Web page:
Jordan Names New Israel Envoy, After Position Stays Vacant for 2 Years

London-based al-Hayat newspaper reports new appointment, as Egypt also names new emissary; officials in Amman: Move does not signal improved ties with Israel.

Jack Khoury
Jack Khoury
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Jack Khoury
Jack Khoury

Jordan has appointed a new ambassador to Israel, a report by London-based al-Hayat newspaper said on Saturday, after over two years in which the position has remained vacant.

According to the report, the Jordanian Foreign Ministry named diplomat Walid Abidat, who has served in the past as Amman's consul to Eilat, to replace Ali Al-Ayed, who was named Jordan's Media Affairs and Communication Minister in 2010.

Jordanian Minister of Information Samih al-Maayta didn't deny the report, saying that the Jordanian Foreign Ministry would release a detailed statement concerning he new appointment.

Al-Maayta emphasized that the appointment did not indicate a change in Jordan's policy toward Israel, saying that it was a natural process of naming a new envoy after the position was unmanned for two years.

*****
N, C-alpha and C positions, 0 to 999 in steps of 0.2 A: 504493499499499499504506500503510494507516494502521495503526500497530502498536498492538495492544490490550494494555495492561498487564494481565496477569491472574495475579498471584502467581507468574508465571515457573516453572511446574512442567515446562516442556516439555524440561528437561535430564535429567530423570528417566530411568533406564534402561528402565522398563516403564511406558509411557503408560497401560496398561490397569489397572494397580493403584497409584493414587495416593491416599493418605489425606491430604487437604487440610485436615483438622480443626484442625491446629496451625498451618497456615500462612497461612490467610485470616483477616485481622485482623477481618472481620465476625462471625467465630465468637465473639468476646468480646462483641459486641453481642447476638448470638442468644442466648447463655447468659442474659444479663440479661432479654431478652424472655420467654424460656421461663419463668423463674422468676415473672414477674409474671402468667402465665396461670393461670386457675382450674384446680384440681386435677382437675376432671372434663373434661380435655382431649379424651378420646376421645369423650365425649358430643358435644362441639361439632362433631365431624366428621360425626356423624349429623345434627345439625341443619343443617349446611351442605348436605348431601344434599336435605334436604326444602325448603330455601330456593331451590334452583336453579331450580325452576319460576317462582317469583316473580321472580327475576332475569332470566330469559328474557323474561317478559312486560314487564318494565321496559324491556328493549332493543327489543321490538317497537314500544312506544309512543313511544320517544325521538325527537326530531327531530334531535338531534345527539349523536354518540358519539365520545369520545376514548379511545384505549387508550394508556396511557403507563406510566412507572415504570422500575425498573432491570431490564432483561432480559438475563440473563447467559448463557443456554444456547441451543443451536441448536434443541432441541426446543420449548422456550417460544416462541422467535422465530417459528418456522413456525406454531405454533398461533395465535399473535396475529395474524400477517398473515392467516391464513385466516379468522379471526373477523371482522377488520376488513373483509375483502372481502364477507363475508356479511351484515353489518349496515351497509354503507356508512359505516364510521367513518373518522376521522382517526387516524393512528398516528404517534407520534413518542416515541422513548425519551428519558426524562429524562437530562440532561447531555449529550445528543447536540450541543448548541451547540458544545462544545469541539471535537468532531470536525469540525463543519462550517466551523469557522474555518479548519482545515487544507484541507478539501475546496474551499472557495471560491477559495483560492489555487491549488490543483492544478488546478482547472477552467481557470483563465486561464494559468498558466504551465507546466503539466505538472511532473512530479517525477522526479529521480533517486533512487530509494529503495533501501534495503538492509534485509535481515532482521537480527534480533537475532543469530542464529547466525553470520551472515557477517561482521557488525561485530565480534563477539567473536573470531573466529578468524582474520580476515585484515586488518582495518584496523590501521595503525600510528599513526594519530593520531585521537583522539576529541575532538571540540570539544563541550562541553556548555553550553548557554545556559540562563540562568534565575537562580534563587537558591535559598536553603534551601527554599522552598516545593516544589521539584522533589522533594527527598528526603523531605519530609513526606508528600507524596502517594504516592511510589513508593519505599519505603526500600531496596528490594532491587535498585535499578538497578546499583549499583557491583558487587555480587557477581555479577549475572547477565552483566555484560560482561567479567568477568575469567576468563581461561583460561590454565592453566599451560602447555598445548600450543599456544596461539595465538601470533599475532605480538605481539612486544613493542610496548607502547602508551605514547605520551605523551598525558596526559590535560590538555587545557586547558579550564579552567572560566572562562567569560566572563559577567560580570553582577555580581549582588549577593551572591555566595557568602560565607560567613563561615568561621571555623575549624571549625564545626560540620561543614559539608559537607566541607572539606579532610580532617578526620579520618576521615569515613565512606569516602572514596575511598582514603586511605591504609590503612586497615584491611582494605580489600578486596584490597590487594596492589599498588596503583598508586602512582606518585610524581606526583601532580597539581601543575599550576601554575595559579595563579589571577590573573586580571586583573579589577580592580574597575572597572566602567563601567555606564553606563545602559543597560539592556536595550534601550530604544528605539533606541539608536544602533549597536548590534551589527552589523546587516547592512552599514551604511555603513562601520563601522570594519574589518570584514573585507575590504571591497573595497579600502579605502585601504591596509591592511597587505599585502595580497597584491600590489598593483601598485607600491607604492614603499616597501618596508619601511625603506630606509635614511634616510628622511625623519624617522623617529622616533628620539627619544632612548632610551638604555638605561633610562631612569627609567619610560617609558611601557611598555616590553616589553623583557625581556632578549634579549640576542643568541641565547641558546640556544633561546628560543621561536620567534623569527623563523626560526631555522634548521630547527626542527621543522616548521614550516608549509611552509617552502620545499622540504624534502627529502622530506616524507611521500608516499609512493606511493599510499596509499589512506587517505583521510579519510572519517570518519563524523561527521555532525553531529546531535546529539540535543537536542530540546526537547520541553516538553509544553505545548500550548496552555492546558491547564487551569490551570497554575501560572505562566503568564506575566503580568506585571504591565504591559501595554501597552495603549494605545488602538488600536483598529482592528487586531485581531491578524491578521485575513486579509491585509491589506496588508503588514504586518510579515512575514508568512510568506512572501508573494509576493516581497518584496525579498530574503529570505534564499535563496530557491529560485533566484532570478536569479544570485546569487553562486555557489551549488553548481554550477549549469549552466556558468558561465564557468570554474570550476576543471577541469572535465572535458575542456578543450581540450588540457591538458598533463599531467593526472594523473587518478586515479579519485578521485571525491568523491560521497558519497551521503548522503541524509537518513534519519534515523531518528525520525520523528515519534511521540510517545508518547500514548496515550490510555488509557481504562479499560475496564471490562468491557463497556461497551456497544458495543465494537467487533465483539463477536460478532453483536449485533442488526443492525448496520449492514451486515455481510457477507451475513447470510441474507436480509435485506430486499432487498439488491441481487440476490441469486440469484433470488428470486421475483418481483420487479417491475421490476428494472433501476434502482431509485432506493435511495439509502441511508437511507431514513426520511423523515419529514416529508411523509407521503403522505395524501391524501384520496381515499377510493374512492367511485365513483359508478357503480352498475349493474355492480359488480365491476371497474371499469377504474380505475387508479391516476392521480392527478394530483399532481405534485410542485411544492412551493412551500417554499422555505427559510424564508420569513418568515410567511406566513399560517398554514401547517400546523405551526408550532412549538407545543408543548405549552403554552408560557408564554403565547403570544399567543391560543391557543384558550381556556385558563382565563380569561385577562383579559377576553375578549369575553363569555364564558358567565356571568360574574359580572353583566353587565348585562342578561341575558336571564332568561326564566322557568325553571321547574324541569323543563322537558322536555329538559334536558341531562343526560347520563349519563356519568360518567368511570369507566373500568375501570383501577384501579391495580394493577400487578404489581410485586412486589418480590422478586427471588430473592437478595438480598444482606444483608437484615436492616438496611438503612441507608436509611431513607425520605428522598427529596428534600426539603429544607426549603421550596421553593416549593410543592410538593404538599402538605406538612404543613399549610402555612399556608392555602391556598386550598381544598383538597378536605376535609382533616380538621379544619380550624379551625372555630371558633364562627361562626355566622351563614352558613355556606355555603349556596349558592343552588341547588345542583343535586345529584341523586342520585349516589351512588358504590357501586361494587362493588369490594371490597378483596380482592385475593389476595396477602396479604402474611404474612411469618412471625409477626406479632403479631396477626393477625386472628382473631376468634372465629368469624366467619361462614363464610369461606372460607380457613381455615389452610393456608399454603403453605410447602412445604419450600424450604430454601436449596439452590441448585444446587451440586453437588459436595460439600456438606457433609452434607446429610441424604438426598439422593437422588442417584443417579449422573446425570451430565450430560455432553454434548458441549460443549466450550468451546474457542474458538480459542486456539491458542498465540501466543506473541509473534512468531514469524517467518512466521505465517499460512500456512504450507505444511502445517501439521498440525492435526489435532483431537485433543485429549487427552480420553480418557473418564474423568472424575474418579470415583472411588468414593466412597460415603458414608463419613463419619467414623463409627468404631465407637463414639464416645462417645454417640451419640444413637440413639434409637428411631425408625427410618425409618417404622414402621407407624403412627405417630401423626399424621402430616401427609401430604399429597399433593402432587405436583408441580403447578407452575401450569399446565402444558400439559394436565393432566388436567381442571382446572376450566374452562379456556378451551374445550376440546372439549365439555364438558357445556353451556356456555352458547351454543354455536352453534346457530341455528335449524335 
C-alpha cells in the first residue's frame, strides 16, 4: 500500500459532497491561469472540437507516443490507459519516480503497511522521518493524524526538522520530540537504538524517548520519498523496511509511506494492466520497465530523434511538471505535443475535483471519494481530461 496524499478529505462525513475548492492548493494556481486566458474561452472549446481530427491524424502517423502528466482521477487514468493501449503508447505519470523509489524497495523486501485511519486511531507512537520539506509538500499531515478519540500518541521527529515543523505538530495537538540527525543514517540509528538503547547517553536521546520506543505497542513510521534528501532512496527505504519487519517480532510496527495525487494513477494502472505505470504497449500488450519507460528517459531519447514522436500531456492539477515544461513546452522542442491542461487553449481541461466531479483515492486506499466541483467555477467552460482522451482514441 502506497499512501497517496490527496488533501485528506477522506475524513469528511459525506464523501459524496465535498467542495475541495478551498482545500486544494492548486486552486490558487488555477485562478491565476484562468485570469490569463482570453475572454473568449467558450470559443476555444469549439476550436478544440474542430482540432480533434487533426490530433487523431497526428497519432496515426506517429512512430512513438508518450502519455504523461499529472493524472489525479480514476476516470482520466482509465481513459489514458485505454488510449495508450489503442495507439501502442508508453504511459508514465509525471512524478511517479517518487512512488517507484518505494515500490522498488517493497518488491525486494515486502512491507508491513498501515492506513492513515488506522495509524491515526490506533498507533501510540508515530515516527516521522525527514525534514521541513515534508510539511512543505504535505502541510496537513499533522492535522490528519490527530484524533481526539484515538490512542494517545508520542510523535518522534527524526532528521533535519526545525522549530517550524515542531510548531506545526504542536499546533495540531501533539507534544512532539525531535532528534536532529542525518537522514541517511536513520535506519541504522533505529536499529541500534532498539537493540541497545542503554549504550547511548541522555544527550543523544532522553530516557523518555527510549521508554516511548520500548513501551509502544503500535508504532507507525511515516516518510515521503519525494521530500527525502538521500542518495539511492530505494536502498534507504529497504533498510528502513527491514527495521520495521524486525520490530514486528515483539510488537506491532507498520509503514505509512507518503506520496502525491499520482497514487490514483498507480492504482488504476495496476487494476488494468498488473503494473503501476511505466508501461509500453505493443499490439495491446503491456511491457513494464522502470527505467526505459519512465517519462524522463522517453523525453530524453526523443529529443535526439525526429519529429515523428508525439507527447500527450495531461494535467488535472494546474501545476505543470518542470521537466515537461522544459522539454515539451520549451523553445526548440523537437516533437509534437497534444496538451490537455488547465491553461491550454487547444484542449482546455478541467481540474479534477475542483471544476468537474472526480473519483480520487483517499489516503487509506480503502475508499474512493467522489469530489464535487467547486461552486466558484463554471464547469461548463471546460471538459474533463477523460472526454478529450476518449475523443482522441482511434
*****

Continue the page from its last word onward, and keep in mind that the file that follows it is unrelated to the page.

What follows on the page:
"Jordan's position is clear, and it's to maintain the state's and the Palestinians' interests, which means the safeguarding of the peace agreement," he said.

According to the report in al-Hayat, the decision to appoint a new ambassador to Tel Aviv was reached as Egypt decided to appoint a new envoy to Israel, who is due to officially enter office on October 17.

Jordanian sources indicated that the move was made in coordination with Cairo, and after Egyptian President Mohammed Morsi declared that Egypt was committed to the international agreements to which it is signatory.

However, the official added that the appointment of the fifth Jordanian emissary to Israel since the two countries officially established their ties did not signal that ties between the two states and between Prime Minister Benjamin Netanyahu and King Abdullah II were improving.

Citing an official Jordanian source, al-Hayat's report indicated that the Jordanian king was uncomfortable with Netanyahu since he felt the premier was part of a right-wing line that opposes the peace process.

In addition, the sources said that the current relationship between Jerusalem and Amman has been conducted according to the tenets of the peace accord between the states, adding that any development beyond that was dependent on Israel's stance toward the Palestinian issue.

Fearing internal criticism, especially from the Muslim Brotherhood, Jordan held off the naming of a new envoy to Israel until Morsi named Cairo's new ambassador to Tel Aviv.

The newly named Egyptian ambassador arrived in Israel three weeks ago, and is due to officially enter office on Oct 17.

It must be noted that many in Jordan oppose the peace agreement with Israel, signed in 1994, and demand to sever ties with Jerusalem and even to expel Israel's envoy to Amman.

A Knesset employee holding Egyptian, Jordanian and Israeli flags, July 25, 2007. Credit: AP

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